Reporting demographics in randomized control trials in spine surgery - we must do better

Published:November 15, 2022DOI:


      Background context

      Demographic factors contribute significantly to spine surgery outcomes. Although race and ethnicity are not proxies for disease states, the intersection between these patient characteristics and socioeconomic status significantly impact patient outcomes.


      The purpose of this study is to investigate the frequency of demographic reporting and analysis in randomized controlled clinical trials (RCTs) published in the three highest impact spine journals.

      Study design

      Systematic review.

      Patient sample

      We analyzed 278 randomized control trials published in The Spine Journal, Spine, and Journal of Neurosurgery: Spine between January 2012 - January 2022.

      Outcome measures

      Extracted manuscript characteristics included the frequency of demographic reporting, sample size, and demographic composition of studies.


      We conducted a systematic review of RCTs published between January 2012 - January 2022 in the three highest impact factor spine journals in 2021: The Spine Journal, Spine, and Journal of Neurosurgery: Spine. We determined if age, gender, BMI, race, and ethnicity were reported and analyzed for each study. The overall frequency of demographic reporting was assessed, and the reporting trends were analyzed for each individual year and journal. Among studies that did report demographics, the populations were analyzed in comparison to the national population per United States (US) census reports. Studies were evaluated for bias using Cochrane risk-of-bias.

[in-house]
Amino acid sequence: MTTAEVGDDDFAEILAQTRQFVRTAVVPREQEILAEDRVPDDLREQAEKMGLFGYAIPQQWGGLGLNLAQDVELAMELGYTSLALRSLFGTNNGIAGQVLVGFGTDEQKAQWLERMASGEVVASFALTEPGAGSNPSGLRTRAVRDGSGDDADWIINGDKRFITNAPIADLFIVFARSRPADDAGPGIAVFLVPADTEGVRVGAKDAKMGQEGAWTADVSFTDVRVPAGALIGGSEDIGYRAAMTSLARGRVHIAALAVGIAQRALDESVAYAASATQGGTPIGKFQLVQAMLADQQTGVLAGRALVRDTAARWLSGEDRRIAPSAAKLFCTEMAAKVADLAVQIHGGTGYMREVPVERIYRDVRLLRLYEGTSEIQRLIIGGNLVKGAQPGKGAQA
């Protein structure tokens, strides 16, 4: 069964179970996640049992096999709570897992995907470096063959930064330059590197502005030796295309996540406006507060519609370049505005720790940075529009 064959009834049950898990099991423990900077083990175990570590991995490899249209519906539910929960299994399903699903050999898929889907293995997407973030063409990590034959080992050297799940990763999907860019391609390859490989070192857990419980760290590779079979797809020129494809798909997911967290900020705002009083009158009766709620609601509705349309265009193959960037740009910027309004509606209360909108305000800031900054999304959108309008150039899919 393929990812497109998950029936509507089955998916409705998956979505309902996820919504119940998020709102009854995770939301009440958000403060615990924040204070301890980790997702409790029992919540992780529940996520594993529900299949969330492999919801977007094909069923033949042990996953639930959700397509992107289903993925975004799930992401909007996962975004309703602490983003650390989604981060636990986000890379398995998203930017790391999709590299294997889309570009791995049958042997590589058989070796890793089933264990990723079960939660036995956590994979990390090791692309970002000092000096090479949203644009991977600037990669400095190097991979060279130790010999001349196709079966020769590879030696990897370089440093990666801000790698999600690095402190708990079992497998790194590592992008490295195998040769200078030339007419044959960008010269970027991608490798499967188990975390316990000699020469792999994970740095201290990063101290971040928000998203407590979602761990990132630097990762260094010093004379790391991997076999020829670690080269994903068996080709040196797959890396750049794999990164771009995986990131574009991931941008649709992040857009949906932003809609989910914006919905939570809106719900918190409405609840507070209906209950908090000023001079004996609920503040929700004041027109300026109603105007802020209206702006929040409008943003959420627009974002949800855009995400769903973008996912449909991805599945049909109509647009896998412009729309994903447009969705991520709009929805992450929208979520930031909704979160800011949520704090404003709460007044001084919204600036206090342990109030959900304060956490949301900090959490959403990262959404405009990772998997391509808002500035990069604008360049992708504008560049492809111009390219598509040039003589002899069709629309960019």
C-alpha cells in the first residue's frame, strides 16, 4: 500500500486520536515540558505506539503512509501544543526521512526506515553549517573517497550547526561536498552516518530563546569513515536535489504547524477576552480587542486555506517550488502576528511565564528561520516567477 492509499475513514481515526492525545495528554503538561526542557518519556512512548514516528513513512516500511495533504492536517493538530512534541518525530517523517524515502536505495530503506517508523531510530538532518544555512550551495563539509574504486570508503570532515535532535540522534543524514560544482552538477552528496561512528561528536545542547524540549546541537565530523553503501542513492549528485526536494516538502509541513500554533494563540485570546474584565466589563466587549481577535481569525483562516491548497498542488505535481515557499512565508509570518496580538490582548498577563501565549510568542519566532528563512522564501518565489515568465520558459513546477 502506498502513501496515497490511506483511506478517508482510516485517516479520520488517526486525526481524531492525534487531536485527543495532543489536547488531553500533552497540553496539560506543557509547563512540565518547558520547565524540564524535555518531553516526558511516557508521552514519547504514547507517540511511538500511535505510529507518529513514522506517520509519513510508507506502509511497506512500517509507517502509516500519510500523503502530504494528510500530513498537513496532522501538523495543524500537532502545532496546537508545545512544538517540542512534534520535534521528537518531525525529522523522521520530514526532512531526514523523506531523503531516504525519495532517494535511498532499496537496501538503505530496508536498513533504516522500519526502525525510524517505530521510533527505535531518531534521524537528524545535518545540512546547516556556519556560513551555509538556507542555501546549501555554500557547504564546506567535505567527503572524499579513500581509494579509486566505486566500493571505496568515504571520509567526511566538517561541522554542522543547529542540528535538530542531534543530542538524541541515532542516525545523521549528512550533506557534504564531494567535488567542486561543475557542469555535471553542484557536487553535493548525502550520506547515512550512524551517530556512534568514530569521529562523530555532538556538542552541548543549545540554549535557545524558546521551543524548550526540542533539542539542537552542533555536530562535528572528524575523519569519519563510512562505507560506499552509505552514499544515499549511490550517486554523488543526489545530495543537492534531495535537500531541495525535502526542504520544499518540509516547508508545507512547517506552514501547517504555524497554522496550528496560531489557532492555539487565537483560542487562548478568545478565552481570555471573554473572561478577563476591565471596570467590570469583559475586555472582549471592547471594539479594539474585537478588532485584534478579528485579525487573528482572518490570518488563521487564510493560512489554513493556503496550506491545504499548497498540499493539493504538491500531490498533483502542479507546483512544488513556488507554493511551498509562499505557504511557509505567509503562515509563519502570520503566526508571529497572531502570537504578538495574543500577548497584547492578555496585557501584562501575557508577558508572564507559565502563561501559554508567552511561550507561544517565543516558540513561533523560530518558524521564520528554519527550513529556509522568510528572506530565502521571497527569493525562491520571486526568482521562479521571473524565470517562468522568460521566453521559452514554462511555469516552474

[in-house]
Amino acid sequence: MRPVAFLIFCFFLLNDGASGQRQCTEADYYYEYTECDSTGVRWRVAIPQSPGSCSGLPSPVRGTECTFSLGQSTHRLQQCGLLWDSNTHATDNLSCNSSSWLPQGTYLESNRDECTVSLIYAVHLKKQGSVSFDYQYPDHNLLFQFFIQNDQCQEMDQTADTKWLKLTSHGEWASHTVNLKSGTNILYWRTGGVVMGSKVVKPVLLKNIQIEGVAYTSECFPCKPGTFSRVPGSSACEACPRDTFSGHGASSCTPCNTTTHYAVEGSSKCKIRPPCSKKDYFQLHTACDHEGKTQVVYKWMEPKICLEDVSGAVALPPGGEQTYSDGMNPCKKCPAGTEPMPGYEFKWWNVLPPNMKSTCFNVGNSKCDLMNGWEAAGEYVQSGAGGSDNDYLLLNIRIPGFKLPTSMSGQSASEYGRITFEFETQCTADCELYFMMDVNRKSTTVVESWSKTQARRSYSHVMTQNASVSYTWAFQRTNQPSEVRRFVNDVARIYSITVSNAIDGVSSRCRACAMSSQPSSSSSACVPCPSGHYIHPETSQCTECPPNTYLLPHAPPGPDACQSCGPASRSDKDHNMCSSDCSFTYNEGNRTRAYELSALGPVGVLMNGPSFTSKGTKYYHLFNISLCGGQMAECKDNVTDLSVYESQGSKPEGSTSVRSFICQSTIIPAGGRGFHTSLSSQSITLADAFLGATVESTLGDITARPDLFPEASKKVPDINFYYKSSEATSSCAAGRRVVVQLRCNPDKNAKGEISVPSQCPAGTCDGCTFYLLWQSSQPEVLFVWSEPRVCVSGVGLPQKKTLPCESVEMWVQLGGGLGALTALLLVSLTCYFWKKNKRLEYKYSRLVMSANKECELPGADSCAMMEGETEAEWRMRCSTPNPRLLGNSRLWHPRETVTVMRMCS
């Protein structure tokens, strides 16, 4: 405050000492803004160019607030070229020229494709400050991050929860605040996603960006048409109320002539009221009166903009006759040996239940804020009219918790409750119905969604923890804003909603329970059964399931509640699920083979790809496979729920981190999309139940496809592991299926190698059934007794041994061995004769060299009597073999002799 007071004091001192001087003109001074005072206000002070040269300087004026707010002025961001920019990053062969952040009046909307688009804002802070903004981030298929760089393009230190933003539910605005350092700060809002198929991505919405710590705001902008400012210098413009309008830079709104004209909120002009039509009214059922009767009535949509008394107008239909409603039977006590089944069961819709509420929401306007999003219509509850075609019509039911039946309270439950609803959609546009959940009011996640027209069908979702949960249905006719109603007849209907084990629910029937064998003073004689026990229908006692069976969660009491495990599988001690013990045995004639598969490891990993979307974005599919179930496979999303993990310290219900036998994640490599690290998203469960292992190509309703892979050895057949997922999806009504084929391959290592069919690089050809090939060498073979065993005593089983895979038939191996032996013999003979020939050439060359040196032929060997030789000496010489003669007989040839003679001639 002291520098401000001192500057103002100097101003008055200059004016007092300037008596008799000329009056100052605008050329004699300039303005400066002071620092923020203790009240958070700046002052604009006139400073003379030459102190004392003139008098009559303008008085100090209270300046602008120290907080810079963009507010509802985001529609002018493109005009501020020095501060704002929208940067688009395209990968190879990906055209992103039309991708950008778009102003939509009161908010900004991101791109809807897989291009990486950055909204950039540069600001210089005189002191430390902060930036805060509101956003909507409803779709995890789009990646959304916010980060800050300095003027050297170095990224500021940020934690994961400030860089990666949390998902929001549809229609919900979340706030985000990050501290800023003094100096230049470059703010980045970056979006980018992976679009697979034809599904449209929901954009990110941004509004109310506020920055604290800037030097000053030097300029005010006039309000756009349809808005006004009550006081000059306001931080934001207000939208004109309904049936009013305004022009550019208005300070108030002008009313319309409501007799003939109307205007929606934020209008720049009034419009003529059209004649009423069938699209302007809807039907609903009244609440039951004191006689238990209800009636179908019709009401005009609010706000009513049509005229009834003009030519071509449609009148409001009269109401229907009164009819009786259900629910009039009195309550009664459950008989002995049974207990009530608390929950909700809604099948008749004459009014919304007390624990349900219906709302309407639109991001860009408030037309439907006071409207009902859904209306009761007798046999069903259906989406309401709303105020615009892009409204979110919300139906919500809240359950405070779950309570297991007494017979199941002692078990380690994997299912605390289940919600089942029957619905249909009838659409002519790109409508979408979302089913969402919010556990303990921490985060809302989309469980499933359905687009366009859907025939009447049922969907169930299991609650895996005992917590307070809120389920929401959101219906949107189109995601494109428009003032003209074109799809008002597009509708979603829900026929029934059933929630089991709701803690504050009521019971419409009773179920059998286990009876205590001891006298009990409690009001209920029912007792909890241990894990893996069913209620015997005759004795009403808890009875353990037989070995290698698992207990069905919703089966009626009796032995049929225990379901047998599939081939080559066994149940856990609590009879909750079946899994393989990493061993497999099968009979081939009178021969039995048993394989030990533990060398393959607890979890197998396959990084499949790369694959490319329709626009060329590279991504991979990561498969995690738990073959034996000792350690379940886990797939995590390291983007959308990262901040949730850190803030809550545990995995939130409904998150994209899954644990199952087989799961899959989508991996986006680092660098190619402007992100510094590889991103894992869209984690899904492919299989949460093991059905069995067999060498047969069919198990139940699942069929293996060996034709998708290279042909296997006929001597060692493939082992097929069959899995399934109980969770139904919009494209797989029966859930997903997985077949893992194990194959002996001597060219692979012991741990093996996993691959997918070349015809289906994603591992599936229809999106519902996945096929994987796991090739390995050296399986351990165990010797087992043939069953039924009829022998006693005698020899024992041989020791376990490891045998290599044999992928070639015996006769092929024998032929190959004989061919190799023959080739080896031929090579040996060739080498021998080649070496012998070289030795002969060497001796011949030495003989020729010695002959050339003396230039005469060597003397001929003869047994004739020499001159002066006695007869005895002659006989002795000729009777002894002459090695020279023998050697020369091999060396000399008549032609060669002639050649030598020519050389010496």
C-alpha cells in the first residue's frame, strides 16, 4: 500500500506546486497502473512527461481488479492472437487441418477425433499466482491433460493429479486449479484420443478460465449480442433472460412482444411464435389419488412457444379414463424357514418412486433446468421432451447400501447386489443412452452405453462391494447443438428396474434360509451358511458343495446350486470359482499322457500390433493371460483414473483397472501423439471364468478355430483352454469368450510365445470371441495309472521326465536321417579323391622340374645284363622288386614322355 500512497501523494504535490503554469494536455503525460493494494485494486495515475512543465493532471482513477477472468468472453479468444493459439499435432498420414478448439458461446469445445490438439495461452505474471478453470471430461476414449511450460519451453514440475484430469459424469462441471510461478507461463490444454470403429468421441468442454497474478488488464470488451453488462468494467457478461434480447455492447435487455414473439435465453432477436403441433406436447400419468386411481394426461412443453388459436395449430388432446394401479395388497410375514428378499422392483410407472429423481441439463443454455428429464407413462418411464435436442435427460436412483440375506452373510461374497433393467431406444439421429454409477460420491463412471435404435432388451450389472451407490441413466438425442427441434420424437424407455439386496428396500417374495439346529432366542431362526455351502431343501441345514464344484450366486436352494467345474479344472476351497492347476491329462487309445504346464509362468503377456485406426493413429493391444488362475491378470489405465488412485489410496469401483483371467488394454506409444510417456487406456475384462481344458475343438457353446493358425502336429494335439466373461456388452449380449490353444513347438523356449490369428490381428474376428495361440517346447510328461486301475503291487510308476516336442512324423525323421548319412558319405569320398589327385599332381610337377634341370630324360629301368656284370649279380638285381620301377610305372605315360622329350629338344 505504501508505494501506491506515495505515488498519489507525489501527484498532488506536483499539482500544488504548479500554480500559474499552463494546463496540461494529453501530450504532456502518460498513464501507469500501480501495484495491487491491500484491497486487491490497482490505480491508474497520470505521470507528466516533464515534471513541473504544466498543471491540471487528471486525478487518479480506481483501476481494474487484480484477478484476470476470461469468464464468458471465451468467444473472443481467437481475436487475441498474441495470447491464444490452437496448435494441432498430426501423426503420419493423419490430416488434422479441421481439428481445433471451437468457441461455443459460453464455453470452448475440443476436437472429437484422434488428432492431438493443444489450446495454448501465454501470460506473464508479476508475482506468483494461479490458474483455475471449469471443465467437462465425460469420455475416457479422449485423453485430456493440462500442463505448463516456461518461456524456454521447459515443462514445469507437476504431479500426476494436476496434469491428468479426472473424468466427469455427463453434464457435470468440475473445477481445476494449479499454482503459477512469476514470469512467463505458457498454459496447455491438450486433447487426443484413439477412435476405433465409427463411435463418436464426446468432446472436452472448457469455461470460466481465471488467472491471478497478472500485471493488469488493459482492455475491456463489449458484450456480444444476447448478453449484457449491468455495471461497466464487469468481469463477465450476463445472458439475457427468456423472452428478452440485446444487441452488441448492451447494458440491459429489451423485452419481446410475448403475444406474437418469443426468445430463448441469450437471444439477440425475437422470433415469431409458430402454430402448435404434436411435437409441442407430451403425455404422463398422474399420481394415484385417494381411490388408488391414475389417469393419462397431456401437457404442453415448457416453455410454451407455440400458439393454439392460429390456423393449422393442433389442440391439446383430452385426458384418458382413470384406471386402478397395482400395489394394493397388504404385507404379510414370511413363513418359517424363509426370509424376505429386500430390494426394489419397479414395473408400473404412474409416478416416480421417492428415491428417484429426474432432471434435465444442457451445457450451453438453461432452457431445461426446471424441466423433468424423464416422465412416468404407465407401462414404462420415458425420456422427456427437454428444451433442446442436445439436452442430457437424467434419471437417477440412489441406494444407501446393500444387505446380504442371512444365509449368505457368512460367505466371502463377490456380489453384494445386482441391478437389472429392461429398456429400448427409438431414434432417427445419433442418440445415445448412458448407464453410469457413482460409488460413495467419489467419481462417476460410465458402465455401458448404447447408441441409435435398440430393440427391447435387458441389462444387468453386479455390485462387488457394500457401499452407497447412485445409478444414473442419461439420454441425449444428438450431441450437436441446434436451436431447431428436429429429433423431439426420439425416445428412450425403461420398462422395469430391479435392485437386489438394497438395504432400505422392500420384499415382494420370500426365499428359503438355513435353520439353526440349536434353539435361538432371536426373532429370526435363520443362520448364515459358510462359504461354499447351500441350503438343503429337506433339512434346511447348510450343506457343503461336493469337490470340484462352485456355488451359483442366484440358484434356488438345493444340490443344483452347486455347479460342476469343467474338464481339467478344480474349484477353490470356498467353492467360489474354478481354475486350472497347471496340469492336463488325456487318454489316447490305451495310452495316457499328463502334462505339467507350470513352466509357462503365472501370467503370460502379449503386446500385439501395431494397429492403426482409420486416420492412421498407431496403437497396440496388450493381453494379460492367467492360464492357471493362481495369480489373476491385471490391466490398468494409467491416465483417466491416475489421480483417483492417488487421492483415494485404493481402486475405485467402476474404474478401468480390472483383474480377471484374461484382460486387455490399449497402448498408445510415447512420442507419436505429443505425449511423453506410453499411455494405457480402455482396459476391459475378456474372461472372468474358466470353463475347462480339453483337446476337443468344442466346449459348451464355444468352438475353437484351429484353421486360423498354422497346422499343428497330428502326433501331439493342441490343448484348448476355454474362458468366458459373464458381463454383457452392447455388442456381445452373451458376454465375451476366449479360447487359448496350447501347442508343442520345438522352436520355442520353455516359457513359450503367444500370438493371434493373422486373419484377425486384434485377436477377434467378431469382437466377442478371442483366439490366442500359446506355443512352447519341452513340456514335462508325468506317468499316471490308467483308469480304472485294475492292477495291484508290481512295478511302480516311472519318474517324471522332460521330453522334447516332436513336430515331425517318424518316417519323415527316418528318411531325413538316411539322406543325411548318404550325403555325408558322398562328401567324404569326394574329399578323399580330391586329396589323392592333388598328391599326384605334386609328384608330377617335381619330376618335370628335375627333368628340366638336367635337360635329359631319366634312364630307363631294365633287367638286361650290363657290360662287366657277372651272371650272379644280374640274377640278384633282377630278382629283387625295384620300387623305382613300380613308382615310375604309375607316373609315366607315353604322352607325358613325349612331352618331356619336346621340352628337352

Our search identified 278 RCTs for inclusion. 166 were published in Spine, 65 in The Spine Journal, and 47 in Journal of Neurosurgery: Spine. Only 9.35% (N=26) and 3.9% (N=11) of studies reported race and ethnicity, respectively. Demographic reporting frequency did not vary based on the publishing journal. Reporting of age and BMI increased over time, but reporting of race and ethnicity did not. Among RCTs that reported race, 88% were conducted in the US, and 85.71% of the patients in these US studies were White. White subjects were overly represented compared to the US population (85.71% vs. 61.63%, p<.001), and non-White or Black patients were most underrepresented (2.89 vs. 25.96%, p<.001).


      RCTs published in the three highest impact factor spine journals failed to frequently report patient race or ethnicity. Among studies published in the US, study populations are increasingly represented by non-Hispanic White patients. As we strive to care for an increasingly diverse population and reduce disparities to care, spine surgeons must do a better job reporting these variables to increase the external validity and generalizability of RCTs.


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